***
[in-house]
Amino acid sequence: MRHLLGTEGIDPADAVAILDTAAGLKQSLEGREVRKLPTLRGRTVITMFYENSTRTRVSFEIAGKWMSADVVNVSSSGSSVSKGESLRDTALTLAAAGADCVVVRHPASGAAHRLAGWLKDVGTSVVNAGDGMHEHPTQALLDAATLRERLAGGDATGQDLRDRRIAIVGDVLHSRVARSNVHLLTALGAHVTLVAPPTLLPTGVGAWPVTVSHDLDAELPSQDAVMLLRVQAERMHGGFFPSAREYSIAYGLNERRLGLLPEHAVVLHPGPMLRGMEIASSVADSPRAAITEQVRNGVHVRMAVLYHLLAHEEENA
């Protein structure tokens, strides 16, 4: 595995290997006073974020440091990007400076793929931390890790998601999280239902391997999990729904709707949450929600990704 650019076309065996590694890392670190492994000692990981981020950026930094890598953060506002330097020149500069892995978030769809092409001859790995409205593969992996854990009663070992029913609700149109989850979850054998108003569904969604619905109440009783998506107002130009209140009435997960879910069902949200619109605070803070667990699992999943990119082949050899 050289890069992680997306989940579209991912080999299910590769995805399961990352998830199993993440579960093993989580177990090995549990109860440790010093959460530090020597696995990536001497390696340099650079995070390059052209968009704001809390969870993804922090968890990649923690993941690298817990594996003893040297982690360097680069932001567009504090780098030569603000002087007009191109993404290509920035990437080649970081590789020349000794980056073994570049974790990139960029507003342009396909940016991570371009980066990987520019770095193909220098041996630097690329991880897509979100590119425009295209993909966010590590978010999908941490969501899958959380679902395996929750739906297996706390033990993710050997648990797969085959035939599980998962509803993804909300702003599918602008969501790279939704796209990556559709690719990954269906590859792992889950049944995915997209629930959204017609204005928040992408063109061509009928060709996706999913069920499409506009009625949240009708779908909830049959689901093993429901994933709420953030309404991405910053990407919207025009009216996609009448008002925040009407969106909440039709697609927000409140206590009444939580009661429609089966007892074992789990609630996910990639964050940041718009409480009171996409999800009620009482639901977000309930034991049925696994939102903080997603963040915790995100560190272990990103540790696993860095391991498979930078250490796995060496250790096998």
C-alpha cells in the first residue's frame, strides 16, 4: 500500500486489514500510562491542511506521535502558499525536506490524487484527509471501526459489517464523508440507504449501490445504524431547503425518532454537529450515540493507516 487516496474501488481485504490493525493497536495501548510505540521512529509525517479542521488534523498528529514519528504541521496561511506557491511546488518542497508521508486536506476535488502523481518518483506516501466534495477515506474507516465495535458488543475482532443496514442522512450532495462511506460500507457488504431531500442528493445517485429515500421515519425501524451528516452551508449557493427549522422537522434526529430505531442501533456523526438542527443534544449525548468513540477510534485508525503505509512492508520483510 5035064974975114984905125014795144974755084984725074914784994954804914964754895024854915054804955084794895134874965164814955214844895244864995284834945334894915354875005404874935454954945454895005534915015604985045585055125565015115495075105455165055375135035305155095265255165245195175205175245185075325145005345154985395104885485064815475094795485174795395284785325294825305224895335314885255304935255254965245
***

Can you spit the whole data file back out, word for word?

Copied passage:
[in-house]
Amino acid sequence: MRHLLGTEGIDPADAVAILDTAAGLKQSLEGREVRKLPTLRGRTVITMFYENSTRTRVSFEIAGKWMSADVVNVSSSGSSVSKGESLRDTALTLAAAGADCVVVRHPASGAAHRLAGWLKDVGTSVVNAGDGMHEHPTQALLDAATLRERLAGGDATGQDLRDRRIAIVGDVLHSRVARSNVHLLTALGAHVTLVAPPTLLPTGVGAWPVTVSHDLDAELPSQDAVMLLRVQAERMHGGFFPSAREYSIAYGLNERRLGLLPEHAVVLHPGPMLRGMEIASSVADSPRAAITEQVRNGVHVRMAVLYHLLAHEEENA
């Protein structure tokens, strides 16, 4: 595995290997006073974020440091990007400076793929931390890790998601999280239902391997999990729904709707949450929600990704 650019076309065996590694890392670190492994000692990981981020950026930094890598953060506002330097020149500069892995978030769809092409001859790995409205593969992996854990009663070992029913609700149109989850979850054998108003569904969604619905109440009783998506107002130009209140009435997960879910069902949200619109605070803070667990699992999943990119082949050899 050289890069992680997306989940579209991912080999299910590769995805399961990352998830199993993440579960093993989580177990090995549990109860440790010093959460530090020597696995990536001497390696340099650079995070390059052209968009704001809390969870993804922090968890990649923690993941690298817990594996003893040297982690360097680069932001567009504090780098030569603000002087007009191109993404290509920035990437080649970081590789020349000794980056073994570049974790990139960029507003342009396909940016991570371009980066990987520019770095193909220098041996630097690329991880897509979100590119425009295209993909966010590590978010999908941490969501899958959380679902395996929750739906297996706390033990993710050997648990797969085959035939599980998962509803993804909300702003599918602008969501790279939704796209990556559709690719990954269906590859792992889950049944995915997209629930959204017609204005928040992408063109061509009928060709996706999913069920499409506009009625949240009708779908909830049959689901093993429901994933709420953030309404991405910053990407919207025009009216996609009448008002925040009407969106909440039709697609927000409140206590009444939580009661429609089966007892074992789990609630996910990639964050940041718009409480009171996409999800009620009482639901977000309930034991049925696994939102903080997603963040915790995100560190272990990103540790696993860095391991498979930078250490796995060496250790096998």
C-alpha cells in the first residue's frame, strides 16, 4: 500500500486489514500510562491542511506521535502558499525536506490524487484527509471501526459489517464523508440507504449501490445504524431547503425518532454537529450515540493507516 487516496474501488481485504490493525493497536495501548510505540521512529509525517479542521488534523498528529514519528504541521496561511506557491511546488518542497508521508486536506476535488502523481518518483506516501466534495477515506474507516465495535458488543475482532443496514442522512450532495462511506460500507457488504431531500442528493445517485429515500421515519425501524451528516452551508449557493427549522422537522434526529430505531442501533456523526438542527443534544449525548468513540477510534485508525503505509512492508520483510 5035064974975114984905125014795144974755084984725074914784994954804914964754895024854915054804955084794895134874965164814955214844895244864995284834945334894915354875005404874935454954945454895005534915015604985045585055125565015115495075105455165055375135035305155095265255165245195175205175245185075325145005345154985395104885485064815475094795485174795395284785325294825305224895335314885255304935255254965245